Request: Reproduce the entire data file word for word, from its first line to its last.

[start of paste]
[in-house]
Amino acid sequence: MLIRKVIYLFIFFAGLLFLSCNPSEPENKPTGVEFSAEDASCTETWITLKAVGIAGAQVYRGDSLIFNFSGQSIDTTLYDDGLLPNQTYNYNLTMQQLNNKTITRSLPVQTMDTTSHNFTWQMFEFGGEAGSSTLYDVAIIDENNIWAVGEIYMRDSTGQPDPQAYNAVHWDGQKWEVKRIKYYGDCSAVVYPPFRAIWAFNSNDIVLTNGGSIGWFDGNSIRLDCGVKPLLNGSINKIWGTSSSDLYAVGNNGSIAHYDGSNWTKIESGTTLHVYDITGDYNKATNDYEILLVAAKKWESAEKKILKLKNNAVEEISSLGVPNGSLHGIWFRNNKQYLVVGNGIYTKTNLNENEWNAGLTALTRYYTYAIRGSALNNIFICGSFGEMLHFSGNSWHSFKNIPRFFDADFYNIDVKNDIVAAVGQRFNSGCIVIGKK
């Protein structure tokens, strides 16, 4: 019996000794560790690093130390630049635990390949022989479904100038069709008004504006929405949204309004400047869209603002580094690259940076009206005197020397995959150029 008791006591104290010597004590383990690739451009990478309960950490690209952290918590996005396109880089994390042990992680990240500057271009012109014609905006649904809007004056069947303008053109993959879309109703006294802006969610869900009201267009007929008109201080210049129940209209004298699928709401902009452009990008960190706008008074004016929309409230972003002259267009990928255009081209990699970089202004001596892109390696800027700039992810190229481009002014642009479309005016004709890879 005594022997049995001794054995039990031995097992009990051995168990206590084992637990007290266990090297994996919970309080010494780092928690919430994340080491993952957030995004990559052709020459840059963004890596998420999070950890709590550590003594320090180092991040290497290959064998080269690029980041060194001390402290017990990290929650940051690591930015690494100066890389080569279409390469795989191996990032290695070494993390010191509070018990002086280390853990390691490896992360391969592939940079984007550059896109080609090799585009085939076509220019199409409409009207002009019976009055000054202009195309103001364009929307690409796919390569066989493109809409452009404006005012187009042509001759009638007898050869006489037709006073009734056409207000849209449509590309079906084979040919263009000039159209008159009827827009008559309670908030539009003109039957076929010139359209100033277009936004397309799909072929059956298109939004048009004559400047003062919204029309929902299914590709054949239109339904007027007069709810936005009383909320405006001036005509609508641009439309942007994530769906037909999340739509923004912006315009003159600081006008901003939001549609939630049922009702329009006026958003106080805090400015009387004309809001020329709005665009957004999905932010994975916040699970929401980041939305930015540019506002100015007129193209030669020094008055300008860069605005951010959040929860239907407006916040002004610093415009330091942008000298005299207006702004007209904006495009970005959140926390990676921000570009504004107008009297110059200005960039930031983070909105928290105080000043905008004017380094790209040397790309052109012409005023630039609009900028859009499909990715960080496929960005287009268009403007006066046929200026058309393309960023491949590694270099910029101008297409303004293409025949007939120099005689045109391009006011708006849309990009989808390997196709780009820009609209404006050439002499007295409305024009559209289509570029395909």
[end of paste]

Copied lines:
[in-house]
Amino acid sequence: MLIRKVIYLFIFFAGLLFLSCNPSEPENKPTGVEFSAEDASCTETWITLKAVGIAGAQVYRGDSLIFNFSGQSIDTTLYDDGLLPNQTYNYNLTMQQLNNKTITRSLPVQTMDTTSHNFTWQMFEFGGEAGSSTLYDVAIIDENNIWAVGEIYMRDSTGQPDPQAYNAVHWDGQKWEVKRIKYYGDCSAVVYPPFRAIWAFNSNDIVLTNGGSIGWFDGNSIRLDCGVKPLLNGSINKIWGTSSSDLYAVGNNGSIAHYDGSNWTKIESGTTLHVYDITGDYNKATNDYEILLVAAKKWESAEKKILKLKNNAVEEISSLGVPNGSLHGIWFRNNKQYLVVGNGIYTKTNLNENEWNAGLTALTRYYTYAIRGSALNNIFICGSFGEMLHFSGNSWHSFKNIPRFFDADFYNIDVKNDIVAAVGQRFNSGCIVIGKK
């Protein structure tokens, strides 16, 4: 019996000794560790690093130390630049635990390949022989479904100038069709008004504006929405949204309004400047869209603002580094690259940076009206005197020397995959150029 008791006591104290010597004590383990690739451009990478309960950490690209952290918590996005396109880089994390042990992680990240500057271009012109014609905006649904809007004056069947303008053109993959879309109703006294802006969610869900009201267009007929008109201080210049129940209209004298699928709401902009452009990008960190706008008074004016929309409230972003002259267009990928255009081209990699970089202004001596892109390696800027700039992810190229481009002014642009479309005016004709890879 005594022997049995001794054995039990031995097992009990051995168990206590084992637990007290266990090297994996919970309080010494780092928690919430994340080491993952957030995004990559052709020459840059963004890596998420999070950890709590550590003594320090180092991040290497290959064998080269690029980041060194001390402290017990990290929650940051690591930015690494100066890389080569279409390469795989191996990032290695070494993390010191509070018990002086280390853990390691490896992360391969592939940079984007550059896109080609090799585009085939076509220019199409409409009207002009019976009055000054202009195309103001364009929307690409796919390569066989493109809409452009404006005012187009042509001759009638007898050869006489037709006073009734056409207000849209449509590309079906084979040919263009000039159209008159009827827009008559309670908030539009003109039957076929010139359209100033277009936004397309799909072929059956298109939004048009004559400047003062919204029309929902299914590709054949239109339904007027007069709810936005009383909320405006001036005509609508641009439309942007994530769906037909999340739509923004912006315009003159600081006008901003939001549609939630049922009702329009006026958003106080805090400015009387004309809001020329709005665009957004999905932010994975916040699970929401980041939305930015540019506002100015007129193209030669020094008055300008860069605005951010959040929860239907407006916040002004610093415009330091942008000298005299207006702004007209904006495009970005959140926390990676921000570009504004107008009297110059200005960039930031983070909105928290105080000043905008004017380094790209040397790309052109012409005023630039609009900028859009499909990715960080496929960005287009268009403007006066046929200026058309393309960023491949590694270099910029101008297409303004293409025949007939120099005689045109391009006011708006849309990009989808390997196709780009820009609209404006050439002499007295409305024009559209289509570029395909």